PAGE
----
Fundamentals of CS I (CS151 2002F)

SamR's Answers to the Introductory Survey (2001S)

As I start each class, I like to learn a little bit about my students and their expectations for the course so that I can both know and teach them better. Since I'm asking you to prepare answers to this survey, it is only fair that I prepare my own.

Name
Samuel A. SamR Rebelsky
Where are you from?
I was born in Newton, MA, a suburb of Boston. Since then, I've lived in Chicago (11 years), New Hampshire and Maine (4 years), and Iowa (over 5 years).
What courses are you taking this term? Please include the meeting times. Also note that I like course names in addition to course abbreviations.
During Spring 2002, I'm teaching CSC151, Fundamentals of Computer Science I (MWF 9:00-9:50, Tu 10:00-10:50) and CSC362, Compilers (MWF 11:00-11:50 plus labs on Tuesdays). You can also consult my schedule for more information.
Tell me a little bit about your background with computers.
Hmmm ... I may be too old to remember. We had an Apple ][ when I was in high school. When I got to college, I quickly became enamored of using the school's computers (a DEC-20 running Tops-20 and an Amdahl running MVS) and ended up as a computing assistant. Since that time, I've gone on to take and teach too many courses in computer science. These days, I like to work on Macintoshes and Unix (and Linux) boxes. I've never become comfortable with Microsoft Windows. And even after all that background, I still get frustrated with these things.
Why are you taking this course?
I teach CS151 because (1) I enjoy teaching; (2) I value the chance to meet prospective CS majors early in their carrers; and (3) I like meeting teaching both majors and nonmajors and CS151 usually provides a nice mix.
What do you expect to gain from this course?
New perspectives (every group of students provides some new perspectives).
What are your biggest concerns for this course?
That I'll be overwhelmed by the time constraints.
I realize that it is quite early to ask, but do you intend to continue taking computer science courses after you take this course? Why or why not?
I intend to keep teaching CS courses for many years to come.
What do you like most about Grinnell?
The small, relatively informal, atmosphere.
What do you dislike most about Grinnell? (If you don't dislike anything, what do you like least about Grinnell?)
The isolation. When I have free time (not too often), I like to rummage through used book stores and the cheapo bins at record stores. While we have a used book store, I miss the cheapo bins. (And no, the Internet is not the same, although I'm finding the used book services addicting.)
What is the best course that you've taken at Grinnell so far? Who taught the course? What made it good? (Although I have tenure, I'm always trying to find out what makes a course or teacher stand out.) If you haven't taken any courses at Grinnell, tell me about your best high school course.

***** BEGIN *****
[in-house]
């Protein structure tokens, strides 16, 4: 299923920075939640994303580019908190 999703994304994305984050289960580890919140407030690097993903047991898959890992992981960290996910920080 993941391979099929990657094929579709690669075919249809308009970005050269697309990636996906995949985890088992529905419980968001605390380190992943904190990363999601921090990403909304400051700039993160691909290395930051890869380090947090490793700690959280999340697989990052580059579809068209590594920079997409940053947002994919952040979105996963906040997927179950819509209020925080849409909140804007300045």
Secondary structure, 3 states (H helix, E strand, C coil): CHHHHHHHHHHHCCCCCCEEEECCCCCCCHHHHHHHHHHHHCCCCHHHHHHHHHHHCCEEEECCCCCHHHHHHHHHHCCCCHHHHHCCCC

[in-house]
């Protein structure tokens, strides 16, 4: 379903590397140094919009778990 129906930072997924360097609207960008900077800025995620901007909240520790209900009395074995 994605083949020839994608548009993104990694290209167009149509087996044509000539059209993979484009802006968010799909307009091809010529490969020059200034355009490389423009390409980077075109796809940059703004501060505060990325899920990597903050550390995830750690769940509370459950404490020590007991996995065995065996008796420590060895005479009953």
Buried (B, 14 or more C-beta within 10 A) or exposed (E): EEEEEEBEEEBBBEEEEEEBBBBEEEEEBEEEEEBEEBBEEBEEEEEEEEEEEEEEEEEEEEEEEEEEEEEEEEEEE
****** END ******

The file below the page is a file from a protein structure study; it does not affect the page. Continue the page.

Believe it or not, but I've enjoyed teaching most of the courses I've taught at Grinnell. It's hard to choose a favorite. In most of them, I've had enthusiastic and intelligent students who were also generally nice people. I love CS, so I find most of the topics interesting (although I have some preferences for introductory courses). My favorite teacher in college and graduate school was probably Gerald Mast, who taught film. Mast really knew his subject and also was less willing than any other professor to let me get away with sloppy writing. I probably teach most like Paul Sally in Math, although he might be surprised to hear that.
Most surveys like this ask you to list your five favorite books, movies, TV shows, CDs, chia animals, buildings on campus, professors, or whatever. I'll give you a littl emore freedom. Pick a class of objects (it can be one that I listed, it can be one that I didn't list), and list your five favorite objects in that class.
Top Five Ways to Spend Time:
1. Spending time with my wife (Michelle) and children, William (7), Jonathan (4), and Daniel (1).
2. Reading. These days, I tend to read modern fantasy and a variety of types of nonfiction.
3. Cataloging my record collection (much too large).
4. My research projects, which seem to be endless time sinks.
5. Preparing for my courses (yes, it's a time sink; it's also one that I enjoy).
Tell me a little more about yourself. You might describe hobbies, interests, goals, whatever.
I'm 38, which some of you seem to think is relatively young and others of you think is relatively old. My wife, Michelle, and I have been married for fifteen years (to the day on the day I wrote this response). We have three children, William, Jonathan, and Daniel.
 
I may be one of the least organized people you ever meet. Take a look at my office later this semester, and you'll understand what I mean.
 
I love teaching (and also very much enjoy doing research on hypermedia systems) and have found Grinnell a great place to be.
What other questions should I have asked on this form? (You don't have to come up with any; I just like to find ways to improve my introductory questionnaire.)
If I could think of other questions, I would have added them.
Since I'm asking you all of these questions, it's only fair that you get to ask me some questions. What, if anything, would you like to know about me?
Why do I bother filling out these sample answers? Does anyone read them?

 

History

Thursday, 24 August 2000

Monday, 10 January 2000

 

Disclaimer: I usually create these pages on the fly, which means that I rarely proofread them and they may contain bad grammar and incorrect details. It also means that I tend to update them regularly (see the history for more details). Feel free to contact me with any suggestions for changes.

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Samuel A. Rebelsky, rebelsky@grinnell.edu